M&A and Divestitures: Integration and Disintegration – Americas
CIOs and other senior execs from 3M, Cisco, Eastman Chemical, Eaton, Hasbro, IBM, and TPG Growth were joined by academics from Tuck, Berkeley, and the University of Texas at Austin for this roundtable.
We have just been through another round of mergers and acquisition activity, the second strong run of M&A in the last ten years. From huge companies Ã¢ï¿½ï¿½merging as equalsÃ¢ï¿½ï¿½ to smaller companies being swallowed to provide R&D, a product line extension, or regional consolidation, and many forms in between, there has been plenty of activity.
While the fundamental question of merging, acquiring or divesting is an important and strategic decision for most firms, the devil is often in the integration or separation, the thought and due diligence that was given to it in advance, and the investment in it during execution.
In this roundtable, we focused on all aspects of mergers, acquisitions, and divestitures, but largely through the lens of, or with emphasis on, integration. While we discussed the rationale for and choice between affecting a merger or acquiring a company, examined negotiation and the various phases of execution and management, as well as looked at divestitures, it was with focus on integration/disintegration and associated issues, including especially the role of IT and IT integration or separation.
The participants’ experiences and views yielded the following insights (see the Overview Article for a complete summary):
- Developing consistent and repeatable M&A capabilities can be a potent source of competitive advantage. Successful serial acquirers develop strong competencies in areas like pipeline development, deal selection, due diligence, and integration planning and execution.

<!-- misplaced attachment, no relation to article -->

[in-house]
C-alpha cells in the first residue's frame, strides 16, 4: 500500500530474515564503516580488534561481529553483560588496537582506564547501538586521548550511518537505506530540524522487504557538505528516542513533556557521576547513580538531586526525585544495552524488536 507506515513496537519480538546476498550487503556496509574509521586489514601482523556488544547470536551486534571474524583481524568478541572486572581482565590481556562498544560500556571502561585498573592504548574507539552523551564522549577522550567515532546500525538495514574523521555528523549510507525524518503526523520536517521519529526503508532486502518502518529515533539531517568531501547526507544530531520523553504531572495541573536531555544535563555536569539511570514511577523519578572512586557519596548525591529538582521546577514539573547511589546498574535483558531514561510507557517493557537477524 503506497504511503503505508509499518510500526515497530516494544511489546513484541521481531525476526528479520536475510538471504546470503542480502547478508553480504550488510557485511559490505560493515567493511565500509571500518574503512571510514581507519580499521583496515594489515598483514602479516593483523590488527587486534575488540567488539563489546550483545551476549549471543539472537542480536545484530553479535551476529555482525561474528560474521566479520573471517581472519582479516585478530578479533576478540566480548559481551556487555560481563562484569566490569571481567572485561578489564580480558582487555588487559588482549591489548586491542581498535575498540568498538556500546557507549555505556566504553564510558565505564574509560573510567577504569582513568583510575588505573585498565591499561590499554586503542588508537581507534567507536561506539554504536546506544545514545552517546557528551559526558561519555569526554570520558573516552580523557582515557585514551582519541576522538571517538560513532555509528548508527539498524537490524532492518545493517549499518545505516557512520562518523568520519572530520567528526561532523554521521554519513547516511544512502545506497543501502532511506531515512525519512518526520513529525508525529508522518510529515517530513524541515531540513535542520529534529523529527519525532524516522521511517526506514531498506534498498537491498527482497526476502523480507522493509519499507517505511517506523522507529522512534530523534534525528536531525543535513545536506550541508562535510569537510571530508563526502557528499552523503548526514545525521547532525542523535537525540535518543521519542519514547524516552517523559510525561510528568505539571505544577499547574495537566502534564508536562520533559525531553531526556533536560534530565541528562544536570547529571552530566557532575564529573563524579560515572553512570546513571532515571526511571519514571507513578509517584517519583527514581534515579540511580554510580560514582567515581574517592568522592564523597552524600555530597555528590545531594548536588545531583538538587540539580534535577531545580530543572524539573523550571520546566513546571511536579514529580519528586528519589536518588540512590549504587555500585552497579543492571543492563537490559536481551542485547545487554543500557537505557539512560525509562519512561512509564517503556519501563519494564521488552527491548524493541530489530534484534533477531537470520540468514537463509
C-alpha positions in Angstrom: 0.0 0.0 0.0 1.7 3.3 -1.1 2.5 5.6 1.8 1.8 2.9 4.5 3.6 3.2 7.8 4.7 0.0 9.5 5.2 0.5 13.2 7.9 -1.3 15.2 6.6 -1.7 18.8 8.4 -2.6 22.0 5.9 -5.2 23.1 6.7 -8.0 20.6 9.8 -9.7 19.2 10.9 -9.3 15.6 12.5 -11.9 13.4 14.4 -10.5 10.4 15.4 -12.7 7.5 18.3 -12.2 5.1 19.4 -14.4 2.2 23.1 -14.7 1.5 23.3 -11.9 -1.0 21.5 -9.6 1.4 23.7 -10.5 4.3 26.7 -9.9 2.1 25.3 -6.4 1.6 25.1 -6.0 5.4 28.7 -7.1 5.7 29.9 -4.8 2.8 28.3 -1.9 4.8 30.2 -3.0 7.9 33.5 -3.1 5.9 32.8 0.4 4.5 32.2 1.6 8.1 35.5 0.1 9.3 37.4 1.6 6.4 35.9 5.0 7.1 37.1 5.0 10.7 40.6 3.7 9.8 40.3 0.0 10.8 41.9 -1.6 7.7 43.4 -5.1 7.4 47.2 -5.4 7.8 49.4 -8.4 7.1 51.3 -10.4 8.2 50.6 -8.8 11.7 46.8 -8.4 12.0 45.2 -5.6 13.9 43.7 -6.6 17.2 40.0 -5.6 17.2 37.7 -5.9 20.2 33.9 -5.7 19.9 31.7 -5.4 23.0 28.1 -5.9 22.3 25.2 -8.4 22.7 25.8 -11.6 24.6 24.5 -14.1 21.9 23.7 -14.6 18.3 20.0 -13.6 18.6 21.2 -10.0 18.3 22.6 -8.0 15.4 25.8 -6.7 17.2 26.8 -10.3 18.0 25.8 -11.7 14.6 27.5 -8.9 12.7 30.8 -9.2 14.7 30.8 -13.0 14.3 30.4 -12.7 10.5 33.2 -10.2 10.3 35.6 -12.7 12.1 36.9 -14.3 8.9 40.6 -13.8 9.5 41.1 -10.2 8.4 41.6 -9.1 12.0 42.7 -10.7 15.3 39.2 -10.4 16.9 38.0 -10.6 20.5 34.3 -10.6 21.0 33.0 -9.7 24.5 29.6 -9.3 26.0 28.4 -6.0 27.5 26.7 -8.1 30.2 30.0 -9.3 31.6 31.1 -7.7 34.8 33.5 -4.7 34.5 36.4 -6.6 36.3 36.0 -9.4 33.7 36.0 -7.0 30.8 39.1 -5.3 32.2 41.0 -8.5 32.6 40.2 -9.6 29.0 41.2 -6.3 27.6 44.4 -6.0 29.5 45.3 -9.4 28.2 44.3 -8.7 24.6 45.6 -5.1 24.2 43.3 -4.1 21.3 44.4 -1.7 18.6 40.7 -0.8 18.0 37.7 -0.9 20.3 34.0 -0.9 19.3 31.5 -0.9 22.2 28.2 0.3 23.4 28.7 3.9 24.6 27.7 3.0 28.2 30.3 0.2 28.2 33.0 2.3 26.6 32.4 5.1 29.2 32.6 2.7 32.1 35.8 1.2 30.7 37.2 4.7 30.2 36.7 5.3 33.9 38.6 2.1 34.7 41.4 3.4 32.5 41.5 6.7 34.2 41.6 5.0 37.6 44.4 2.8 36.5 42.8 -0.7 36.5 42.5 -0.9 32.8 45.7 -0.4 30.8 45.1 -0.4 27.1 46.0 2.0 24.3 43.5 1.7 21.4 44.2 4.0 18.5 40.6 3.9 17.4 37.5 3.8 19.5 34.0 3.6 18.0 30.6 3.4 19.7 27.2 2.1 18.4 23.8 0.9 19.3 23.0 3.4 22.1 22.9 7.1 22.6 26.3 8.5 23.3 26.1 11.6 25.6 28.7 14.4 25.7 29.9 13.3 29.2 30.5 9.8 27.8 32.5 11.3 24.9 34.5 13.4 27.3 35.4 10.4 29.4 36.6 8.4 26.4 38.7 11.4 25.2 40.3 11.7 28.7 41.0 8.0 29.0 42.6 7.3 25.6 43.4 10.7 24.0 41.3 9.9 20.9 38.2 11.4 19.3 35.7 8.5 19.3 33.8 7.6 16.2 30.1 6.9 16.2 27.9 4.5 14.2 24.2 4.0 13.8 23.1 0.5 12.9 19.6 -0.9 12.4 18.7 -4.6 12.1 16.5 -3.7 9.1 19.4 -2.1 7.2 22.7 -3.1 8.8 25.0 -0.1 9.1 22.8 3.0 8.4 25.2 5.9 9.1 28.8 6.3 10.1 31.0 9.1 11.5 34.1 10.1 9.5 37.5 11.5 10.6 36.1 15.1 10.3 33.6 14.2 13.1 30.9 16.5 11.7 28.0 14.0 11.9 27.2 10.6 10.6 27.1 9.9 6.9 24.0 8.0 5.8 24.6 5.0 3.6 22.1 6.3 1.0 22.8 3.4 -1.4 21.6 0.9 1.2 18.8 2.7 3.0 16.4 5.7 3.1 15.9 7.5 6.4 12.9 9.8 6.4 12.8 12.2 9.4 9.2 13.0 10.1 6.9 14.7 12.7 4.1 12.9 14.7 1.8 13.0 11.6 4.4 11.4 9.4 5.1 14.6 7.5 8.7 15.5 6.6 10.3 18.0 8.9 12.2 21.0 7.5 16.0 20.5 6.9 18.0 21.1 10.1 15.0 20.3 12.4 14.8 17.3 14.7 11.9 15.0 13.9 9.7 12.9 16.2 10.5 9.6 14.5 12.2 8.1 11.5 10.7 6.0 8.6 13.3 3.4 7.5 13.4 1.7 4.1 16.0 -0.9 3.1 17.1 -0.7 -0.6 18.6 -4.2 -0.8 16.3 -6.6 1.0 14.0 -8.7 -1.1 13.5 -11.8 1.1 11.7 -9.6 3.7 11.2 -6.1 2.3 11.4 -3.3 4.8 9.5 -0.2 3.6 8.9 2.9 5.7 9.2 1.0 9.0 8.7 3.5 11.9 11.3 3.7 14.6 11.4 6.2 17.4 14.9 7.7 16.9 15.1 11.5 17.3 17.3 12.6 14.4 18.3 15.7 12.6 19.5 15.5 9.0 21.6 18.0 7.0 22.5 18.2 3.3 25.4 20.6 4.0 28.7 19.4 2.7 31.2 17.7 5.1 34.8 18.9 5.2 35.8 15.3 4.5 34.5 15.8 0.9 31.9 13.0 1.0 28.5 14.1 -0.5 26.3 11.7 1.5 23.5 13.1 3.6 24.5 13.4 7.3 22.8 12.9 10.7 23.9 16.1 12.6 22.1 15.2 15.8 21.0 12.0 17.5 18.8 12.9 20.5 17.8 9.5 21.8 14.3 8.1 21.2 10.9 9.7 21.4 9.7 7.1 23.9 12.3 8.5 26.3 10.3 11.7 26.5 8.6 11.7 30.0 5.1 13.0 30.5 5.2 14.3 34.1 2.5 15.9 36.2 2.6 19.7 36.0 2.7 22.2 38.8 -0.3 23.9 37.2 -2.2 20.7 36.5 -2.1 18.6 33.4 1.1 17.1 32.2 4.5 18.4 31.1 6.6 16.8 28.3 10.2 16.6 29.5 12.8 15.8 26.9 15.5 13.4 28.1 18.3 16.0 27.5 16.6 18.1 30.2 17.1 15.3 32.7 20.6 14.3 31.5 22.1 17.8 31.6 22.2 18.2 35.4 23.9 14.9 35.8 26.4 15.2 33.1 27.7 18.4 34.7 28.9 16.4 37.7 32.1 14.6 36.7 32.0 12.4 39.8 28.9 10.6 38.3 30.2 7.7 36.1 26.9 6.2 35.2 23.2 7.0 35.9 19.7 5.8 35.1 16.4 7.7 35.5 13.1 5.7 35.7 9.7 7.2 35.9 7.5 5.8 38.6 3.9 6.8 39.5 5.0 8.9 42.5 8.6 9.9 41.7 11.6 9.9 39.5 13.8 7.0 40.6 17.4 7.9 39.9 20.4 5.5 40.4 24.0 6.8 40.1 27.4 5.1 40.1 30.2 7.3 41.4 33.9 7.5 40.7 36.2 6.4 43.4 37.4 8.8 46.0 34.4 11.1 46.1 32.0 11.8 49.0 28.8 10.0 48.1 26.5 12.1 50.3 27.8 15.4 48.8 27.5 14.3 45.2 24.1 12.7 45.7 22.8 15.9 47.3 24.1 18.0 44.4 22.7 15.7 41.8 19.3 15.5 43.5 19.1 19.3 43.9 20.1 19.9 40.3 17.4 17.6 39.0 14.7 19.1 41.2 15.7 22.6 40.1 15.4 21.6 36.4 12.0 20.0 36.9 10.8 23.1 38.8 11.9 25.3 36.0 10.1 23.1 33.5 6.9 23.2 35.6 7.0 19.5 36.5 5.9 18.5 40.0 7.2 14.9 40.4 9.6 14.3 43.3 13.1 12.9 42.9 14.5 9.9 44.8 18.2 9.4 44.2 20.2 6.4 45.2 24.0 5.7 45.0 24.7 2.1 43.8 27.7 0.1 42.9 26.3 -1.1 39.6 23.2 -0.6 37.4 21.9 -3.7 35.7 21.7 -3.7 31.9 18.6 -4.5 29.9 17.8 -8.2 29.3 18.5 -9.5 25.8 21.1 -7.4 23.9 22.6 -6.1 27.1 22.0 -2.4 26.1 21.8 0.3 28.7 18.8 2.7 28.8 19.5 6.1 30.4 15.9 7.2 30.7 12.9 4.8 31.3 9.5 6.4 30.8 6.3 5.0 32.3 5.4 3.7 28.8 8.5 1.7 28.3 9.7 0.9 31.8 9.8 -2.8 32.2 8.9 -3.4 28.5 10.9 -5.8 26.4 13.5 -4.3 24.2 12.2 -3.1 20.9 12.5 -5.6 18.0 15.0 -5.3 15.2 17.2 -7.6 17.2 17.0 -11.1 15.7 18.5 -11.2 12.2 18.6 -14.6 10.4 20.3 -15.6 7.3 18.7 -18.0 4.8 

- The playing field has leveled dramatically for strategic acquirers relative to financial buyers. Tightening credit markets have constrained private equity leverage, causing these investors to look toward strategic acquirers as potential deal partners.
- Disciplined approaches and processes are key to successful. Methodical, rigorous and realistic planning, benchmarking and performance evaluation can greatly enhance results, especially when leveraged over time for continuous improvement.
- Integration strategy and planning should be driven by business model requirements. Plan with market and customer needs in mind, rather than deploying one-size-fits-all integration strategies.
- Pay attention to key talent and their needs. From identifying the best dealmakers to choosing the right integration leaders to harmonizing sales compensation plans, managing talent is an important M&A success factor.
- Work to ensure alignment on strategy, expectations and culture to maximize the chances of success in the first 100 days. Senior management should set clear expectations early, creating as much internal transparency as possible, but not losing sight of external communications.
- Pay close attention to HR, IP, and the financial impacts of transitional services agreements when planning divestitures. Don’t give away leverage by waiting until the last minute to negotiate TSAs, or by failing to do so with multiple bidders.
Tom Courtney, SVP, North America Finance, Hasbro (left)
Blair LaCorte, Operating Partner, TPG Growth (right)
Peter Goodson, Faculty Lecturer, Haas School of Business, UC Berkeley (left)
Keith Sturgill, VP and CIO, Eastman Chemical (right)
Jerry Erickson, CIO and Staff VP, IT, 3M (left)
Denise Clark, SVP and CIO, Hasbro (center)
Rebecca Jacoby, SVP and CIO, Cisco (right)
Dave Marguilius, moderator (left)
Moni Miyashita, Managing Director, Corporate Development, M&A, IBM (left)
Bill Blausey, VP and CIO, Eaton (right)
Keith Sturgill, VP and CIO, Eastman Chemical (left) Dave Marguilius, moderator, Moni Miyashita, Managing Director, Corporate Development, M&A, IBM (center)
Bill Blausey, VP and CIO, Eaton (right)